“The least we can do, for someone who commits a crime against another human being, is to keep them in jail,” she told the LA Times in a phone interview. “Maybe Leslie Van Houten has been a model prisoner,” she added, “But you know what, we still suffer our loss.”

In the 1960s, cult leader and radical Armageddon prophetic Charles Manson began collecting followers. Many were young, vulnerable women who perpetuated his delusional beliefs that he was a God-appointed savior of mankind.

The cult moved around California and briefly settled in San Francisco, before relocating to the San Fernando Valley, where the group shocked the country with its brutality.

The LaBianca murders were a horrific reminder of human capacity for cruelty, but they weren’t an isolated incident. The murder was just one in a string of slayings carried out by the infamous Manson cult in Southern California in the 1960s, including the stabbing of famous actress Sharon Tate, wife of movie director Roman Polanski, and her unborn baby.

Nearly 50 years have passed, yet the images of the threatening and cryptic messages proclaiming “Death to Pigs” and “Helter Skelter” (after the famous Beatles song) notoriously scrawled in blood across the walls are no less horrifying today than they were then.

Van Houten, along with Manson and a handful of other “family members” were originally sentenced to the death penalty. However, the California Supreme Court overturned capital punishment in 1972 because it was ruled unconstitutional, and 107 death row inmates were resentenced to life in prison with possibility of parole, according to the California Department of Corrections and Rehabilitation. It was reinstated just five years later, an uncanny stroke of luck for the convicted Manson family members.

It costs up to $59 million dollars per year to house prisoners in California, estimates the American Civil Liberties Union of Northern California.

While Manson, 81, the mastermind behind numerous murders, serves out a life sentence at the Corcoran State Prison in the bleak San Joaquin Valley of Southern California, former high school homecoming princess Van Houten was only involved in the LaBianca killings and is considered by many to be the least dangerous of the group.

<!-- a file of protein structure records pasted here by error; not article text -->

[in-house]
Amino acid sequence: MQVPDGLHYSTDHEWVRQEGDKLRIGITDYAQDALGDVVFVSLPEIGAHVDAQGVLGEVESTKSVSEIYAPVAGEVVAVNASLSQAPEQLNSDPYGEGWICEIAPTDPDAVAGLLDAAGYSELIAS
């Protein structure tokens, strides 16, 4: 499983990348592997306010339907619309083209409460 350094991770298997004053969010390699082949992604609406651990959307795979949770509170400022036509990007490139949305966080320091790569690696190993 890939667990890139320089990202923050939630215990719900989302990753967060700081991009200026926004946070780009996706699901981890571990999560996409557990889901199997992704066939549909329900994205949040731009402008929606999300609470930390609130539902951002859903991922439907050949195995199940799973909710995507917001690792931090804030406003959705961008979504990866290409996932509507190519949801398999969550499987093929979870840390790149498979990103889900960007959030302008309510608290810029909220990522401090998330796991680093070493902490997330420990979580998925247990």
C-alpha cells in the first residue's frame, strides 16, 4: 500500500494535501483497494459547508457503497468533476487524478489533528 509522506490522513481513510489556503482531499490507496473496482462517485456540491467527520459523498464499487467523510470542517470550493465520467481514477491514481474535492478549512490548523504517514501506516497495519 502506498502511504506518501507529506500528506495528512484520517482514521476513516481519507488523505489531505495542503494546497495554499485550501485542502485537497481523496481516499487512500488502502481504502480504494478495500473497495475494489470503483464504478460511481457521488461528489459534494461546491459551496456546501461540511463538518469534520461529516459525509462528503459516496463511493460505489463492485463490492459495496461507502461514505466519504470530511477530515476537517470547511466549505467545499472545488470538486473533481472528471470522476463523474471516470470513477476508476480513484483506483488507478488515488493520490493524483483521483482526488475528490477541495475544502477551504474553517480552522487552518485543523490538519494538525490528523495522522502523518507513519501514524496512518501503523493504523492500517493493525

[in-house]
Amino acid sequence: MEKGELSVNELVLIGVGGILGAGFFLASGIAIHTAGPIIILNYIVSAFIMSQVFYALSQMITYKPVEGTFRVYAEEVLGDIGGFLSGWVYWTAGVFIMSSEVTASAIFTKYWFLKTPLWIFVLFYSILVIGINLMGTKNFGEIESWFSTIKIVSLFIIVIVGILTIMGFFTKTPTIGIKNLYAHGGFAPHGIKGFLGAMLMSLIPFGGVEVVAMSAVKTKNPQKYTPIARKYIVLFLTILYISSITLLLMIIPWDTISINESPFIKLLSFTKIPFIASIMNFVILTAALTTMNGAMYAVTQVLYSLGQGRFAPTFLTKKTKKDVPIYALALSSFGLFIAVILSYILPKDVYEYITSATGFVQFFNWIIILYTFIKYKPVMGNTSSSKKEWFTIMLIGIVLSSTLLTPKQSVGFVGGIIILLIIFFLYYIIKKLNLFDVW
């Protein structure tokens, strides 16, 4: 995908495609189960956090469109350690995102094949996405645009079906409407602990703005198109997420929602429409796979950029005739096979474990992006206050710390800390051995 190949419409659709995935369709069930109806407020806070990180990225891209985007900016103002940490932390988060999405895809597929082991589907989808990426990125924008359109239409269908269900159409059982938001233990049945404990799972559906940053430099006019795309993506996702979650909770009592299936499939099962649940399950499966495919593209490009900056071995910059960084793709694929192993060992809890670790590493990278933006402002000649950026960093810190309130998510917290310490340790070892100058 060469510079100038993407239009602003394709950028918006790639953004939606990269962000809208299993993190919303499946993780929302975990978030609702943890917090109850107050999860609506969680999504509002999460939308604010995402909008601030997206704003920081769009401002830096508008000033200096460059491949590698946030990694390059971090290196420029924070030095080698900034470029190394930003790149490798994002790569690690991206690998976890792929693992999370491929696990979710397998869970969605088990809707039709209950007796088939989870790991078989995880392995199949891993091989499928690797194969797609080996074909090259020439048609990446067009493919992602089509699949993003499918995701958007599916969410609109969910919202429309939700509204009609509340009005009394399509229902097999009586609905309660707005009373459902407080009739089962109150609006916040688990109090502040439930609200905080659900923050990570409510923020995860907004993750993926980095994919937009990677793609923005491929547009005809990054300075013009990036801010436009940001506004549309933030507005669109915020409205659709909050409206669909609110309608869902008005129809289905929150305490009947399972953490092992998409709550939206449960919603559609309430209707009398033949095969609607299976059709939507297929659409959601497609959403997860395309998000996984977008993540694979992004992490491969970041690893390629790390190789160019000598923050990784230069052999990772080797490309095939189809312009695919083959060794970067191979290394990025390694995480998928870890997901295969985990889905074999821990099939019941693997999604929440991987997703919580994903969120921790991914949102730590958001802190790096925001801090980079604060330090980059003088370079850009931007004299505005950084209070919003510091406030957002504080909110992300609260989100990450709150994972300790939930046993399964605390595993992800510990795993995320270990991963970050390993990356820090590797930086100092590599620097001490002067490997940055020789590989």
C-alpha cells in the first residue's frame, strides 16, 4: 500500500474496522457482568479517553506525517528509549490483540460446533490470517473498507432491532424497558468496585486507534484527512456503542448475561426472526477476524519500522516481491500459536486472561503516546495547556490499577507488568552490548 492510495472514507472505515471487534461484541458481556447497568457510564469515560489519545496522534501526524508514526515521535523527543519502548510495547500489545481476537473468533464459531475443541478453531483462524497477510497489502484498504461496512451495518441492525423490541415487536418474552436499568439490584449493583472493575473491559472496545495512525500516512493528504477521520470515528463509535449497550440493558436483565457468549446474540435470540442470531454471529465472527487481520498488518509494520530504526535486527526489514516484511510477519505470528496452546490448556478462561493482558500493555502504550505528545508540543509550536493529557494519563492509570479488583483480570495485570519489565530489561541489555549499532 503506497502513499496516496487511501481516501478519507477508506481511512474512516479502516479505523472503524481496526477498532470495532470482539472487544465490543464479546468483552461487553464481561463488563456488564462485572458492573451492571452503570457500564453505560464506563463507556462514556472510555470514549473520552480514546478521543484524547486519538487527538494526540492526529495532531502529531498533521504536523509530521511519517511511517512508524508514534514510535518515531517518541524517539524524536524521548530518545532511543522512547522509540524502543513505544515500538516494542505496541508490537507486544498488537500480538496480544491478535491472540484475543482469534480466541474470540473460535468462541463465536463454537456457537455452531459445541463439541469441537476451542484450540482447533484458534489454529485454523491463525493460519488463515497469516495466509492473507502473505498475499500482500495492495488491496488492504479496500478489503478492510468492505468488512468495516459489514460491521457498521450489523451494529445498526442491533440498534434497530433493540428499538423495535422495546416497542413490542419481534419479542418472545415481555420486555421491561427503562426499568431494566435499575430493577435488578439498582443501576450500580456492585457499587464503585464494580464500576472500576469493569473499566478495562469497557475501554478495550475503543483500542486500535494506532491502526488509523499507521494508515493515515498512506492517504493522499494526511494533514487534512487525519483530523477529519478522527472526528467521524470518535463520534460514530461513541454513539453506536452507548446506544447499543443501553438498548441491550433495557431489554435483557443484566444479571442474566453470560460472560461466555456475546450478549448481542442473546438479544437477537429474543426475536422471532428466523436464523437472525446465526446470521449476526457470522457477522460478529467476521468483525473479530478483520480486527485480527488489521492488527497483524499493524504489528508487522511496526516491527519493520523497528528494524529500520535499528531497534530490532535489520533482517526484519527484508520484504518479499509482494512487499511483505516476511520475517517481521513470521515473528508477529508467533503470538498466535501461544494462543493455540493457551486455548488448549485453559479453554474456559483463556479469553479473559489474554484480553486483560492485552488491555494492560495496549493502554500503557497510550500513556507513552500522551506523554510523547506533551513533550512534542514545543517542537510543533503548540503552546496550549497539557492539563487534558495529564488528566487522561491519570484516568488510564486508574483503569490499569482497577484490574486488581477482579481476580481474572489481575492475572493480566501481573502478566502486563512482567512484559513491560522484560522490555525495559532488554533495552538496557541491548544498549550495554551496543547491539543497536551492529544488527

There is no contesting that the crimes she committed are unforgivable. Not only did Van Houten partake in murdering innocent people, but she did it unquestioningly, and no amount of good behavior can bring back the LaBiancas.

However, there comes a point in time where it isn’t feasible or necessary to house prisoners who don’t pose any threat to society.

“Life without parole ignores the obvious fact that over time some prisoners no longer pose a threat to harm others,” reports the Criminal Justice Policy Coalition in a research study. “They can be released on parole without endangering public safety and can constructively contribute to the welfare of the entire community. Merely warehousing human beings until they die is not a solution to criminal justice issues: not socially, not morally, not criminologically and certainly not fiscally.”

If released, she plans to live at the Roxie Rose Transitional Home, located in San Bernardino County, before transitioning to a quiet life close to the people who love her.

If we don’t free Van Houten, it will be for no other reason than emotion blinding us to rational thinking. She has served her time and proven herself worthy of parole. If we’re so quick to deny a human being a second-chance, it’s time to take a step back and reevaluate our own morals.

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After 50 years, Manson murderer has earned freedom